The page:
For any pork or grill lover, ribs are a succulent treat.
The delicious fall-off-the-bone meat slathered in a sweet, sticky sauce can make any mouth salivate for a taste. It's a must-have for your next BBQ party.
There are many methods for cooking ribs, and it can become overwhelming. A quick search will bring up recommendations to boil, braise, bake or steam them.
But because I'm a grill enthusiast; I'm bringing ribs to the great outdoors of your backyard BBQ.
So here you have the best, easiest way of preparing and grilling a tasty batch of ribs.
If you have any experience grilling or cooking with meat, you know the cut matters.
For ribs, there are generally two main cuts of meat to choose from.
These are known as spare ribs or baby back ribs.
Baby backs are typically a bit more expensive than spare ribs, as they generally have more meat. But with either cut, you can get a great tasting dish.
Baby back ribs are many people’s preferred choice. They're cut from the top of the rib cage, just beneath the tenderloin.
The bones are usually shorter and curved but have more meat, both on top and in between. While these are usually more expensive, they require less cooking time.
When you're looking to buy a rack of baby back ribs, make sure to look for one which has the most meat. Ideally, there should be loads of fat streaks (white lines). If you see white dots, it means the cut was too close to the bone; steer away from those.
Don't buy a rack which has been pre-marinated. These are usually slathered in salt or brine which can interfere with your spice rub. So again, avoid those. Head to the butcher and ask for the meatiest ribs he has.
Spare ribs originate from the interior part of the rib cage and they're generally flat and straight as opposed to the baby back.
On these cuts, you'll typically see more bone than meat. However, depending on the pig, there could be more fat which helps tenderize the meat and make it melt-in-the-mouth soft.
Now that you've chosen your meat, it's time to prepare it.
First of all, if the butcher hasn’t done it, you'll have to trim the meat.
Make sure you have enough space on your countertop to place and work with your meat. Have a sharp knife on hand, as well as a spoon or a butter knife.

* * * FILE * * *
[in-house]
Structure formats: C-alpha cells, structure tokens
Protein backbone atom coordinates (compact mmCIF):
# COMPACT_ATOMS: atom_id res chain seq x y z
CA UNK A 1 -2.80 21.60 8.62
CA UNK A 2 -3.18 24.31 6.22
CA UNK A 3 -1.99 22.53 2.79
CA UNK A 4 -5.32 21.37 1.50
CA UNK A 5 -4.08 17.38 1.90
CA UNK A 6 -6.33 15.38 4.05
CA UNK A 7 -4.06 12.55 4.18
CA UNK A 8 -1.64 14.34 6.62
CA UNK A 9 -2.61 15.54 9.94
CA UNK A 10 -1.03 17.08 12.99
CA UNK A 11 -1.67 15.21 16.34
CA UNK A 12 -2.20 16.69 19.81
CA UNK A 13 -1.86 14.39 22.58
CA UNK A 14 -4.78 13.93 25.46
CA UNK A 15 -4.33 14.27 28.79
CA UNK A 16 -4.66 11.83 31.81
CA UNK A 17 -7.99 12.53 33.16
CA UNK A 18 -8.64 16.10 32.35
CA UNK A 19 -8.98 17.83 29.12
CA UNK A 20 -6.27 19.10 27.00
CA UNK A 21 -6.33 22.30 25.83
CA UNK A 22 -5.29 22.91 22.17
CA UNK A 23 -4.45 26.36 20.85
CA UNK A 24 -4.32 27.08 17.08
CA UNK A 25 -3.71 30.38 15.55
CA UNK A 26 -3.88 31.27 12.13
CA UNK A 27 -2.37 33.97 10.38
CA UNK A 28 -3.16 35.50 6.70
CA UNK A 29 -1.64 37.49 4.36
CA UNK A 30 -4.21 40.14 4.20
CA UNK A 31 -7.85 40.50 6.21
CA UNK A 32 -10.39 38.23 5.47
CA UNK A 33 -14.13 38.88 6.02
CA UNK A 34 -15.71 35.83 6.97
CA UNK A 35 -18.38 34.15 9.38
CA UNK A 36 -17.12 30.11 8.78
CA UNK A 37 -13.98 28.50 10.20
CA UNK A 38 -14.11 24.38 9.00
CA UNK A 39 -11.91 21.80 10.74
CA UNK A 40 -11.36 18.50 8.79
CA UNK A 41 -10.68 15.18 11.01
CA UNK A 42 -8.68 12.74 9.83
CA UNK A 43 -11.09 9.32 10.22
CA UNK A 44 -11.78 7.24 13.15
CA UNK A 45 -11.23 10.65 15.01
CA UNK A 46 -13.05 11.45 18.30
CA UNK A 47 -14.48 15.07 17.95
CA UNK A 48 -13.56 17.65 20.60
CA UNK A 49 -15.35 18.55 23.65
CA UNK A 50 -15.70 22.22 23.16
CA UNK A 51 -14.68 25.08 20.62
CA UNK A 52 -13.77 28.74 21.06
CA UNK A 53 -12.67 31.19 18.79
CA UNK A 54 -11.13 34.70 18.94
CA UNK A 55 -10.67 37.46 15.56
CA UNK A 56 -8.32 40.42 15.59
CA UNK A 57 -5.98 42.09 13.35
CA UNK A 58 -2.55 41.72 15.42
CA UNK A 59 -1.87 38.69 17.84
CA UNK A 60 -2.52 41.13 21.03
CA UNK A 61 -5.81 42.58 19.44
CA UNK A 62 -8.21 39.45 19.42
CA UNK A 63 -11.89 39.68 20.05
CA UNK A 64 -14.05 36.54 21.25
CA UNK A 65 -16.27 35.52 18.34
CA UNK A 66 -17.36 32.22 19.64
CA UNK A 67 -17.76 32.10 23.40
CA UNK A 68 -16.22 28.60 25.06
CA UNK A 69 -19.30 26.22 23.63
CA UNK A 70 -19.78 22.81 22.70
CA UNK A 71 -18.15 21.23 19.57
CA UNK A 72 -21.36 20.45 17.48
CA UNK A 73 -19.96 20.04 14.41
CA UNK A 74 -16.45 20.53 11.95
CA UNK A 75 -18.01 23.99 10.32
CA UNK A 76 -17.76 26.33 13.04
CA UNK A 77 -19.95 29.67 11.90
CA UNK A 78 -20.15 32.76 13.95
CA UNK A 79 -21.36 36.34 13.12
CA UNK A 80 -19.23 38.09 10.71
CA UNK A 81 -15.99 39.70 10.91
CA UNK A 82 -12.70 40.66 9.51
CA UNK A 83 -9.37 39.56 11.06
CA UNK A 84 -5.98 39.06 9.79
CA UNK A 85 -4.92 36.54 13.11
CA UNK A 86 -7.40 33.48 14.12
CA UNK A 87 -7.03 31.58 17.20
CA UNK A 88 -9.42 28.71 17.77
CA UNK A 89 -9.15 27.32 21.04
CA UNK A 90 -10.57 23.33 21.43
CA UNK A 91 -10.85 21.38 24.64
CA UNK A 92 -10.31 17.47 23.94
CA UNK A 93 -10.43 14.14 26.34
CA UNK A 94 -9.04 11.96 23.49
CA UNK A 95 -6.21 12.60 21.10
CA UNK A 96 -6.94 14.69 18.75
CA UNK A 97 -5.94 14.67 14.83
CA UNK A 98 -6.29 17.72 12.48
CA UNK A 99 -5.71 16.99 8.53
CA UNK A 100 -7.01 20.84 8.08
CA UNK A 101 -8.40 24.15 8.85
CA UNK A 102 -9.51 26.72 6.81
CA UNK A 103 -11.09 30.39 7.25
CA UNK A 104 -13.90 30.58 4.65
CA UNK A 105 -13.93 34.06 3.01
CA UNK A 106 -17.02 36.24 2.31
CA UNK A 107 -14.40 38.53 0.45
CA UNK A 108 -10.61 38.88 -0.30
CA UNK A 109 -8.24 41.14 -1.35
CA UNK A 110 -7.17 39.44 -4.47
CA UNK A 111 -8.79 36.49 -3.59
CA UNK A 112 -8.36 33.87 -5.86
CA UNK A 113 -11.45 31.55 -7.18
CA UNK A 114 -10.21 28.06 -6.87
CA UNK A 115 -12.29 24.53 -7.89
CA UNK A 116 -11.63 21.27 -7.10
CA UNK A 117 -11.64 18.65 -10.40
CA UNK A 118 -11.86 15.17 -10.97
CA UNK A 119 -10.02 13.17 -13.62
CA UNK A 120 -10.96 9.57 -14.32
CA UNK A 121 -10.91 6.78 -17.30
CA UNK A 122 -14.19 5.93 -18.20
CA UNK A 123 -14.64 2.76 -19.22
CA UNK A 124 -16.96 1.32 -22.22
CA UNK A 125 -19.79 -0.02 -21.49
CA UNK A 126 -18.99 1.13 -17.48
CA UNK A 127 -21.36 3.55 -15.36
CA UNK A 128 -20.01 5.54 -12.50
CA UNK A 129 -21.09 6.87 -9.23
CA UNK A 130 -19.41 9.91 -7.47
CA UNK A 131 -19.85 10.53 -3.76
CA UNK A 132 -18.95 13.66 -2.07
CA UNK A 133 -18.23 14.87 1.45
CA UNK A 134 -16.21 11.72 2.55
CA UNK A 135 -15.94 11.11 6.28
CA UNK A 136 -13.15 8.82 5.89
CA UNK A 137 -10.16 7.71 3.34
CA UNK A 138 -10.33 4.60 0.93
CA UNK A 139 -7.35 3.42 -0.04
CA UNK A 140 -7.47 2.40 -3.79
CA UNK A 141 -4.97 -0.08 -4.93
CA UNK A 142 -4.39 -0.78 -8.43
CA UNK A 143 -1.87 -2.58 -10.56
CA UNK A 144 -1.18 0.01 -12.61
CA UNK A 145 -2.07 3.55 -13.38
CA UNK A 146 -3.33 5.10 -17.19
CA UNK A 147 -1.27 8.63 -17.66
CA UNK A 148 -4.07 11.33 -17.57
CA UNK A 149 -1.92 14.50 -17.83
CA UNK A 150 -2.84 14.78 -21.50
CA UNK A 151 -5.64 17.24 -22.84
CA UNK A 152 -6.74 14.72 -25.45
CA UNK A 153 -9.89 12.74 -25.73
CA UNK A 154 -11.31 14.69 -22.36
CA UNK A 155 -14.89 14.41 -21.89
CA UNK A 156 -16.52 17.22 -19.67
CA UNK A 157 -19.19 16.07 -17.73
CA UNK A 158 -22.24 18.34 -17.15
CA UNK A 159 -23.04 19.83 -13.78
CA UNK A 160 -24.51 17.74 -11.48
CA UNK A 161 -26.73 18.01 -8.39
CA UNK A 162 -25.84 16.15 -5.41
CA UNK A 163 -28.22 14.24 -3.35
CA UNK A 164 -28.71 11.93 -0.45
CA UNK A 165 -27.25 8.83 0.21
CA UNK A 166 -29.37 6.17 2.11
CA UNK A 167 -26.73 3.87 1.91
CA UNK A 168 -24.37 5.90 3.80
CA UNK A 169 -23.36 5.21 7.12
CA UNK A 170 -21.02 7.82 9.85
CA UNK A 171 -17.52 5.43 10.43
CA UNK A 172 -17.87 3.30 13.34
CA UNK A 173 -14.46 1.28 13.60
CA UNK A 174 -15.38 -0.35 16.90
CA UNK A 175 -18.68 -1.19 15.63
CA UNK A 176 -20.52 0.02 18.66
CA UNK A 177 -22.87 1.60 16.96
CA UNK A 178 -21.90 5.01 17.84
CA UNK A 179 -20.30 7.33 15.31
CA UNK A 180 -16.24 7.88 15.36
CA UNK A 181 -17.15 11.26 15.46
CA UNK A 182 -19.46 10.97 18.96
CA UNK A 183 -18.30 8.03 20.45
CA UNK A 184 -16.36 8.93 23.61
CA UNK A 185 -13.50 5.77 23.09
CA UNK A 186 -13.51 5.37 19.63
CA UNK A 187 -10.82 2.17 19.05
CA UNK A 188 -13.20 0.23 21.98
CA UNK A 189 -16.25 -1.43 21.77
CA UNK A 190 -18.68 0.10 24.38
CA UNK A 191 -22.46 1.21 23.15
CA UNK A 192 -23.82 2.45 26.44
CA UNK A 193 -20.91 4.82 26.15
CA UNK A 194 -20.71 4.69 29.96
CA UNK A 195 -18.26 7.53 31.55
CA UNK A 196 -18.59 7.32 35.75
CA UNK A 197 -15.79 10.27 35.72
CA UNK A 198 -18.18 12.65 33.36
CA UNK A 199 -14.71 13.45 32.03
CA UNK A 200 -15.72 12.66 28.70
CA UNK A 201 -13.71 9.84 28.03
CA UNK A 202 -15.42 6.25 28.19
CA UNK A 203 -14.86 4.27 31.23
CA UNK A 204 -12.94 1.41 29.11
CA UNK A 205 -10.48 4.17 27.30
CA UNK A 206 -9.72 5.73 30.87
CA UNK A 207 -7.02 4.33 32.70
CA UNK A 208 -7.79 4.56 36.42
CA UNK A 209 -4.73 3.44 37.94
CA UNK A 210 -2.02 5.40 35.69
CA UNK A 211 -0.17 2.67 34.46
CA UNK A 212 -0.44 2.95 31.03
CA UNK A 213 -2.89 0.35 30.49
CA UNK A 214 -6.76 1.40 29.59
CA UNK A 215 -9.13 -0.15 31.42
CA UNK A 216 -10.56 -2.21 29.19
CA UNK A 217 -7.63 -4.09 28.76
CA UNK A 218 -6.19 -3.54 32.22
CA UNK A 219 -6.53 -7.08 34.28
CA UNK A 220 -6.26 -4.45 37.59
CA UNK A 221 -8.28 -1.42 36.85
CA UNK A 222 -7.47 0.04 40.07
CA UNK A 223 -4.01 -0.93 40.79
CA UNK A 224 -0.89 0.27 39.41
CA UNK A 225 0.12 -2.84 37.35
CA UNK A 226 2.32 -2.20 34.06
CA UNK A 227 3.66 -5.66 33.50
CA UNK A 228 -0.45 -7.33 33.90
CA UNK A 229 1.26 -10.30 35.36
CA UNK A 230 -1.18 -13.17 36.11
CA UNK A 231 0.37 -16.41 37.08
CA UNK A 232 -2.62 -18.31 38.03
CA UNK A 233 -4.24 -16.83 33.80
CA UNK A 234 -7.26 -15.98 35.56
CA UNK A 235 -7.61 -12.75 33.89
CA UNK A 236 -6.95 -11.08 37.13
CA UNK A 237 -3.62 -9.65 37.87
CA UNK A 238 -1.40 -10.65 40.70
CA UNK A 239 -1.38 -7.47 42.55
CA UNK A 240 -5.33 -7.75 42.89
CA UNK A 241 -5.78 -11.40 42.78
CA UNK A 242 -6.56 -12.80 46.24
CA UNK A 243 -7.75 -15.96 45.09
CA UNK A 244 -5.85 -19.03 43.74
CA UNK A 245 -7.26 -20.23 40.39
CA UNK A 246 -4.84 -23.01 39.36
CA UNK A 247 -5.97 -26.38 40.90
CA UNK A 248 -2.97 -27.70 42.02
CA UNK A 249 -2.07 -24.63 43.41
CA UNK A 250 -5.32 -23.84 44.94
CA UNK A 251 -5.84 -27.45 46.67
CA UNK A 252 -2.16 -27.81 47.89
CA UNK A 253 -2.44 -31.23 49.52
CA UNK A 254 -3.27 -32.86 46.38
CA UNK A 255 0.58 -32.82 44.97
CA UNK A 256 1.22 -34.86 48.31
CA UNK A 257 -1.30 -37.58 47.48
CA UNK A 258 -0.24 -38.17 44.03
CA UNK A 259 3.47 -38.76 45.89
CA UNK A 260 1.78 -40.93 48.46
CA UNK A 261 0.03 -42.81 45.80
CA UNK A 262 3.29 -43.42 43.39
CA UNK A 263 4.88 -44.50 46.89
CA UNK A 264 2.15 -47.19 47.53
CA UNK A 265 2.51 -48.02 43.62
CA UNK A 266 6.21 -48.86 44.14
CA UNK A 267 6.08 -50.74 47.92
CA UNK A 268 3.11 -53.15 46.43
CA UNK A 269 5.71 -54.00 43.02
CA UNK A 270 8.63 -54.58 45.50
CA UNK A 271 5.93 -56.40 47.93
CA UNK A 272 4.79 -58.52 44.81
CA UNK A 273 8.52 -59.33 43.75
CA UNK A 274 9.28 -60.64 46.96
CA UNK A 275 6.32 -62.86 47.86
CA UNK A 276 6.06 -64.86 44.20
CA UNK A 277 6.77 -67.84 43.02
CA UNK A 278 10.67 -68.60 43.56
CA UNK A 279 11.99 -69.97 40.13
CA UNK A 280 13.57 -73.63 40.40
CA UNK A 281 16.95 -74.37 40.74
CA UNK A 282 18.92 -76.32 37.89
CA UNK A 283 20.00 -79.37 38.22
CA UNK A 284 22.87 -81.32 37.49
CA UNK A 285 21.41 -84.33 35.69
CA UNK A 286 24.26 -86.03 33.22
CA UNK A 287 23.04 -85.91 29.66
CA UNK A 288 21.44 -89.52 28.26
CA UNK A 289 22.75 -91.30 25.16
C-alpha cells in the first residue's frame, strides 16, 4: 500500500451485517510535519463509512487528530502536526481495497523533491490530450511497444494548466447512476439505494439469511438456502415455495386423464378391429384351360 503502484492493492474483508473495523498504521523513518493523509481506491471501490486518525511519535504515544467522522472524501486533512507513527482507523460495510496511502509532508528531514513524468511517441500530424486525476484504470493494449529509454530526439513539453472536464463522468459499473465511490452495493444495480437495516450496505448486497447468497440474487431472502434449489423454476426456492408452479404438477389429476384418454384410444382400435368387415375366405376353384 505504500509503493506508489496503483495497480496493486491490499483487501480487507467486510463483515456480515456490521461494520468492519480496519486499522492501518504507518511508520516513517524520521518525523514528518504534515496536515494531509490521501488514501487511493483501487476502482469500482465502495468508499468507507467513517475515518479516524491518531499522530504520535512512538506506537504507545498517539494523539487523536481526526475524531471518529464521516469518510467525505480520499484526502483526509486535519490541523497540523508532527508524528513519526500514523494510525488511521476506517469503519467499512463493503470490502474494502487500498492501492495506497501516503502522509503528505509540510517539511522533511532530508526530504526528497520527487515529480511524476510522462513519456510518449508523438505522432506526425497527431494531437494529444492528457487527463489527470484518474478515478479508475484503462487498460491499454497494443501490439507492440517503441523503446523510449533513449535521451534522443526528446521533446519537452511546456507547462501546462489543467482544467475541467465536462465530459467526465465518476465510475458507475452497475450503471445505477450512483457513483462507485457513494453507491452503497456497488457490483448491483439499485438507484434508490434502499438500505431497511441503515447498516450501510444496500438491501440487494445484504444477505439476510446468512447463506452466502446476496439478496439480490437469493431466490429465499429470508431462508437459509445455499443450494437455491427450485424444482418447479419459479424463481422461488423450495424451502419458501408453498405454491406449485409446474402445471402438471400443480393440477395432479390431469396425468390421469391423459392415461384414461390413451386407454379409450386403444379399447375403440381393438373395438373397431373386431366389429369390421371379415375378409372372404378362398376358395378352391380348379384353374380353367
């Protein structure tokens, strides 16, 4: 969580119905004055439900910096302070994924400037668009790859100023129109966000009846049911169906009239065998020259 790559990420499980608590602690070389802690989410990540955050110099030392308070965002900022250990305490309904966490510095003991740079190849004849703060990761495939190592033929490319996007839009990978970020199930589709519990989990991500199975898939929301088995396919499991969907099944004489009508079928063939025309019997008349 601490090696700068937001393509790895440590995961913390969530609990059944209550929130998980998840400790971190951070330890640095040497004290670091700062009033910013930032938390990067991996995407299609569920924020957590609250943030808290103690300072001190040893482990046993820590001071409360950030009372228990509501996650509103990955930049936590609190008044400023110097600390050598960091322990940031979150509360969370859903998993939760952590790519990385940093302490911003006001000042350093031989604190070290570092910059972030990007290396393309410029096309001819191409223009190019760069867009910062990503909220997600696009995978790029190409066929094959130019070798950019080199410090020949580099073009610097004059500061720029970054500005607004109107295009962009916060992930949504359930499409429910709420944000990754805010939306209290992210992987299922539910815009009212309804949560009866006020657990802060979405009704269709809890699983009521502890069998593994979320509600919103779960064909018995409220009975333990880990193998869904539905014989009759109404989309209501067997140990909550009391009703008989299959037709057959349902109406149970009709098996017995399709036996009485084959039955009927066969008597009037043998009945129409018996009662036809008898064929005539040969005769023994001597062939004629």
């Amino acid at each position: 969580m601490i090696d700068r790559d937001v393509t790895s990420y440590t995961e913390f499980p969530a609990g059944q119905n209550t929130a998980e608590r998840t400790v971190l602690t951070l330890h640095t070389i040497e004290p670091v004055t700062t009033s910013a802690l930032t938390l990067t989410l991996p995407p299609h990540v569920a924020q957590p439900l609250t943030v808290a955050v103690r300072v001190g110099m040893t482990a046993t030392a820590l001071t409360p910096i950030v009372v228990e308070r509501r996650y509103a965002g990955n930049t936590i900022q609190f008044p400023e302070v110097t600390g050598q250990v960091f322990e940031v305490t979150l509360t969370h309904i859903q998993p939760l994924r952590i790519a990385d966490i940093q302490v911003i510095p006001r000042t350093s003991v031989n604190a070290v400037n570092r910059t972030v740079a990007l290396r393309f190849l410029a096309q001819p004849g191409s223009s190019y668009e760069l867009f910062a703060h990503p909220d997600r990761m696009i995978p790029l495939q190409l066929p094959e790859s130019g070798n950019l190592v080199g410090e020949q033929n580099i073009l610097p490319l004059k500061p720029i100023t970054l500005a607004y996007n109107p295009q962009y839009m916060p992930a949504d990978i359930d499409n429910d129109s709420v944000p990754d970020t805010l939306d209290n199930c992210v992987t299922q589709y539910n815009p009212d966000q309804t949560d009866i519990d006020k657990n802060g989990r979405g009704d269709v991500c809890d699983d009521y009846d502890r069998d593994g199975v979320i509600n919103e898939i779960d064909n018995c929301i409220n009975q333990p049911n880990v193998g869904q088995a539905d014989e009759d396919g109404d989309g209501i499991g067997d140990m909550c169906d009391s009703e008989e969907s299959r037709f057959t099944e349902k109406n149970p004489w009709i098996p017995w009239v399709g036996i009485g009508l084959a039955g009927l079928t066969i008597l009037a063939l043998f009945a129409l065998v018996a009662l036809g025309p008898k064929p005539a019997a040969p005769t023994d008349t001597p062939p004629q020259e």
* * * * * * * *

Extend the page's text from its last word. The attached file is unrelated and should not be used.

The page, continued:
Next, take a look at the ribs. You'll likely see some meat which hangs or flaps off the rib bones.
his piece you can cut off and use another time. Then you'll need to trim off any excess lumps of fat as well as any silver skin on the meaty side.
Now turn over the ribs, so the bones are visible. If you look at the bone, you can see a thin layer of skin, or membrane.
You can leave this on if you like. However, when grilling, most people find that it's better to trim that off as well.
Trimming the membrane helps the flavor from the spice rub and sauce to infuse the meat. Take a spoon or blunt knife and try to lift a small flap off the bone.
Once you've got that, pull it gently but firmly across the rib cage to get it all off in one piece.
Now it’s ready for some character.
To give your ribs that delicious taste, you’ll need to summon all the spices from your cabinet. Without those, I guarantee they won’t be nearly as tasty or impressive to your guests.
A spice rub can be anything you prefer, dry or wet. Although, for grilling, many opt for the dry rub to avoid a burnt taste. If you're feeling confident in your grilling skills, you can even try your hands at a mix containing sugar.
Adding sugar is bound to create a more profound or “colorful” flavor. Plus, sugar has an astonishing ability to caramelize the meat when heated and melted.
On the downside, if you're not good at regulating the temperature, sugar can burn and give the meat an unpleasant, bitter taste.
A simple spice rub won’t detract from any of the natural pork flavors. Here's a basic five-ingredient mix for you to try.
Take a piece of paper towel and pat the meat dry before sprinkling on a generous amount of the mixture.
Give your ribs a good spice massage on each side and make sure it covers the surface.